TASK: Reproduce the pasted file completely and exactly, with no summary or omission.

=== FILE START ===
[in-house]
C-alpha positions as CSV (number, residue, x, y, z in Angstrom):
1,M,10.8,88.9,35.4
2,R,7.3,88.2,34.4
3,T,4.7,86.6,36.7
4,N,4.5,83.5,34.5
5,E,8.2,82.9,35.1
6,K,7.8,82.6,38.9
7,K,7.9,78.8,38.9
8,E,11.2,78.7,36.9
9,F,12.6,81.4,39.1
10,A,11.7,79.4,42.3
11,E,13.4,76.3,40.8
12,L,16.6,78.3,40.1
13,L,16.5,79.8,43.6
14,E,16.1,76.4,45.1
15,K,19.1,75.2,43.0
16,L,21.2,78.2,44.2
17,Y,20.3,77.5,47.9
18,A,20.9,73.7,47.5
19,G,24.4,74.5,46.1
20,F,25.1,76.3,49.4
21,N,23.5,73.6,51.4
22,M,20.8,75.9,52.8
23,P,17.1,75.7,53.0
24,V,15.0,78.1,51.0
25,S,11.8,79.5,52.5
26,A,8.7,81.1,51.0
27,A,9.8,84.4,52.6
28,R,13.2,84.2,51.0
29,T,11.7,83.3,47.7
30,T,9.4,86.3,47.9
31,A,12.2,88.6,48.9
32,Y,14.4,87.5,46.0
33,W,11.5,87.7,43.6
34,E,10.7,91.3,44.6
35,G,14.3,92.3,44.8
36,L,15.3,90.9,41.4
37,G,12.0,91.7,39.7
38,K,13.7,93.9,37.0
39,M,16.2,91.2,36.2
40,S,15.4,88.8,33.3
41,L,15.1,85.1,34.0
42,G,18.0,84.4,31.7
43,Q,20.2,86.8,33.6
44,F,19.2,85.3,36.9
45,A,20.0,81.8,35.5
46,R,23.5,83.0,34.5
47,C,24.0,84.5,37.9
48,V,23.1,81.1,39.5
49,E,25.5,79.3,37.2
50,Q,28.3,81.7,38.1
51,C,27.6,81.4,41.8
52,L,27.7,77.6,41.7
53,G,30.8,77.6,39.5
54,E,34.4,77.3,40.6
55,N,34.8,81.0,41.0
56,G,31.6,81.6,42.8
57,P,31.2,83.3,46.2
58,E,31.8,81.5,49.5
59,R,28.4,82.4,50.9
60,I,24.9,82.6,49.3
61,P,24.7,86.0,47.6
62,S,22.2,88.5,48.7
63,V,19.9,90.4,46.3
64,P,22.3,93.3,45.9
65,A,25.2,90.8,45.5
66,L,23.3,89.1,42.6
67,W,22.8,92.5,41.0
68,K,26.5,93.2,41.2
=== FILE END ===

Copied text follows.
[in-house]
C-alpha positions as CSV (number, residue, x, y, z in Angstrom):
1,M,10.8,88.9,35.4
2,R,7.3,88.2,34.4
3,T,4.7,86.6,36.7
4,N,4.5,83.5,34.5
5,E,8.2,82.9,35.1
6,K,7.8,82.6,38.9
7,K,7.9,78.8,38.9
8,E,11.2,78.7,36.9
9,F,12.6,81.4,39.1
10,A,11.7,79.4,42.3
11,E,13.4,76.3,40.8
12,L,16.6,78.3,40.1
13,L,16.5,79.8,43.6
14,E,16.1,76.4,45.1
15,K,19.1,75.2,43.0
16,L,21.2,78.2,44.2
17,Y,20.3,77.5,47.9
18,A,20.9,73.7,47.5
19,G,24.4,74.5,46.1
20,F,25.1,76.3,49.4
21,N,23.5,73.6,51.4
22,M,20.8,75.9,52.8
23,P,17.1,75.7,53.0
24,V,15.0,78.1,51.0
25,S,11.8,79.5,52.5
26,A,8.7,81.1,51.0
27,A,9.8,84.4,52.6
28,R,13.2,84.2,51.0
29,T,11.7,83.3,47.7
30,T,9.4,86.3,47.9
31,A,12.2,88.6,48.9
32,Y,14.4,87.5,46.0
33,W,11.5,87.7,43.6
34,E,10.7,91.3,44.6
35,G,14.3,92.3,44.8
36,L,15.3,90.9,41.4
37,G,12.0,91.7,39.7
38,K,13.7,93.9,37.0
39,M,16.2,91.2,36.2
40,S,15.4,88.8,33.3
41,L,15.1,85.1,34.0
42,G,18.0,84.4,31.7
43,Q,20.2,86.8,33.6
44,F,19.2,85.3,36.9
45,A,20.0,81.8,35.5
46,R,23.5,83.0,34.5
47,C,24.0,84.5,37.9
48,V,23.1,81.1,39.5
49,E,25.5,79.3,37.2
50,Q,28.3,81.7,38.1
51,C,27.6,81.4,41.8
52,L,27.7,77.6,41.7
53,G,30.8,77.6,39.5
54,E,34.4,77.3,40.6
55,N,34.8,81.0,41.0
56,G,31.6,81.6,42.8
57,P,31.2,83.3,46.2
58,E,31.8,81.5,49.5
59,R,28.4,82.4,50.9
60,I,24.9,82.6,49.3
61,P,24.7,86.0,47.6
62,S,22.2,88.5,48.7
63,V,19.9,90.4,46.3
64,P,22.3,93.3,45.9
65,A,25.2,90.8,45.5
66,L,23.3,89.1,42.6
67,W,22.8,92.5,41.0
68,K,26.5,93.2,41.2